When it comes to Tasmania’s plan to become the first state to erase a baby’s gender from a birth certificate, please doff your cap to our federalist forefathers. They deserve more credit than we often give them. The federal system set down in our Constitution means one state can conduct a social experiment while the rest of the country looks on and learns.
The federal structure has the other added bonus of offering a shorter distance between the rulers and the ruled, at least on matters reserved to the states. That won’t save a state from foolish politicians, but as a matter of democratic will we cannot fault the gender-bender politics of Tasmania’s parliament. If most voters cannot agree on who should govern their state, instead opting for a motley crew of politicians more interested in social experiments than economic policy, well then, that’s democracy.
People get the politicians they deserve. And in Tasmania, the Liberal Hodgman government relies on the casting vote of a Speaker elected to the position with Greens and Labor support. The original bill is sensibly aimed at ending the need for transgender people to divorce before they can change their gender on official documents. The Greens and Labor then went further, pushing for amendments to remove gender from birth certificates, with Speaker Sue Hickey’s support.
If the bill passes, watch that other magnificent part of democracy: blowback from voters when politicians overstep the mark. And people in mainland states have the luxury of watching this social experiment unfold and the chance to harness sensible arguments so we do not follow Tasmania’s folly.
Where do you start when it comes to talking about sex and gender? I tried delving into the academic world for some clues. That was a mistake. I discovered a morass of ivory tower posturing, confusion and weird new words meant to uncover some old and apparently persistent evil. Calls to erase sex and gender as a way to topple the white/cis/hetero/patriarchal supremacy and normativity sound better suited to a horror movie than reasoned argument.
I bumped into feminists who think that transgender people who alter their gender reinforce sexist gender roles. And others who say that transgender people challenge oppressive gender norms. I found some academics who think that if you were a man, you experienced male privilege, so it is impossible for you to be a real woman. I found mind-numbing academic references to phallocractic technology and “the transsexually constructed lesbian-feminist”.
I discovered intra-feminist conflicts between women, including lesbians who feel threatened by trans activism. And I was struck by the many, many accusations of transphobia by those who brook no disagreement with their activism and their agenda.
After that entanglement with feminist theories and trans activism, I was still interested in trying to work through Tasmania’s dalliance with sex and gender politics. So, I headed closer to the ground. I read hundreds of comments from readers of this newspaper that followed the report that Tasmania may expunge gender from birth certificates. Most of the readers expressed tolerance, respect for human dignity, thoughtful ideas, a real distaste for discrimination and a great deal of common sense.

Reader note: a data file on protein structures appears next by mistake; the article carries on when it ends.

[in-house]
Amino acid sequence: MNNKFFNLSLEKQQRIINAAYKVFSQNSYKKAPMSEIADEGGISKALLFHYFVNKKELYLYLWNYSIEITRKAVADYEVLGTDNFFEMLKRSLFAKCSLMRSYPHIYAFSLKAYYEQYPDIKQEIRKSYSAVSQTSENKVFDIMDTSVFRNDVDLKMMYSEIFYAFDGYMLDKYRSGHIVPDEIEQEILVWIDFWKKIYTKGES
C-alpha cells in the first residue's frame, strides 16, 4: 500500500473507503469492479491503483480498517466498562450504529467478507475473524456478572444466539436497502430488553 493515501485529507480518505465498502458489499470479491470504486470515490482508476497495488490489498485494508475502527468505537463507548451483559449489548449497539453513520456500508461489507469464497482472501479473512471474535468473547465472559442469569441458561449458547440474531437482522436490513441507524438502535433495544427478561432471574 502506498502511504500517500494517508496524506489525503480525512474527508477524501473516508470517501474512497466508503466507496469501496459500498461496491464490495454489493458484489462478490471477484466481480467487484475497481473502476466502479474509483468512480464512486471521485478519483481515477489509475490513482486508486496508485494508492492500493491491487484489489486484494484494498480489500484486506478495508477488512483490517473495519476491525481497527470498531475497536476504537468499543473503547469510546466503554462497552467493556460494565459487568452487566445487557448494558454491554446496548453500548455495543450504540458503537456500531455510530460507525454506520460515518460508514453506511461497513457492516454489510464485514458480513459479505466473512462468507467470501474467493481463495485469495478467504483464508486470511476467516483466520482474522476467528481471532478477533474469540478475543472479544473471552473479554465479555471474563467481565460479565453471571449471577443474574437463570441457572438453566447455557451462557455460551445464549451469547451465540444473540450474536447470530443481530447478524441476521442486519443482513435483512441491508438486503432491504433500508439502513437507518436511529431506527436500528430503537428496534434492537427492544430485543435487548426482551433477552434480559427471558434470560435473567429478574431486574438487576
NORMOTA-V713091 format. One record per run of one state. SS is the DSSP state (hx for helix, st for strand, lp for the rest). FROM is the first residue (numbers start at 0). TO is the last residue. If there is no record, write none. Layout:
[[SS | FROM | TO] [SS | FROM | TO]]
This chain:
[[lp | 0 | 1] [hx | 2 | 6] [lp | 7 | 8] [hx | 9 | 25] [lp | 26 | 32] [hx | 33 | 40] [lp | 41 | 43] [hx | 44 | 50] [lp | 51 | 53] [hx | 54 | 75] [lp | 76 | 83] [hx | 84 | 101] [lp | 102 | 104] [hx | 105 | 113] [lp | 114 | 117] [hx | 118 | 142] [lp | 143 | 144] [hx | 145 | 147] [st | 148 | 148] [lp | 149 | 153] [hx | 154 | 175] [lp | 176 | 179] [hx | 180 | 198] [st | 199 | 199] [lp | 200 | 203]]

Their sentiments exposed a glaring chasm with the unintelligible tosh and intolerance common to many academics. So allow me to mention what Edmund Burke night call the gritty wisdom of unlettered men and women.
One reader, Pamela, said this is another step to take away identity — and notice it is by those people who routinely sup at the table of identity politics. She said she struggled to understand people who wish to dominate others. “If some wish to omit gender of their child (from a birth certificate), OK, but others should be allowed to do what they wish.” Many many readers echoed Pamela’s belief in freedom of choice for parents of newborns.
Many recognised the difference between sex as a biological reality and gender as a social identity that for some will differ from their chromosomal mix. One writer suggested that we keep sex on birth certificates but discard gender. That was echoed by Sandra, who suggested we “send ‘gender’ back to the grammarians and the ‘gender studies’ departments in the ivory towers”.
Gizelle saw the bright side to expunging gender from birth certificates: “this could be the end of the virtue-signalling for female quotas”. Dream on. More likely the same people who want gender banned are likely “the same people, in a different forum, calling for gender-related targets for business and politicians as well”, said another reader.
Here we go again, said Howard. “A vocal minority not satisfied with their win on same-sex marriage.” Barbara agreed, asking: why must we strip the majority of people of an important part of their identity to accommodate the agenda of a tiny minority? They both have a point.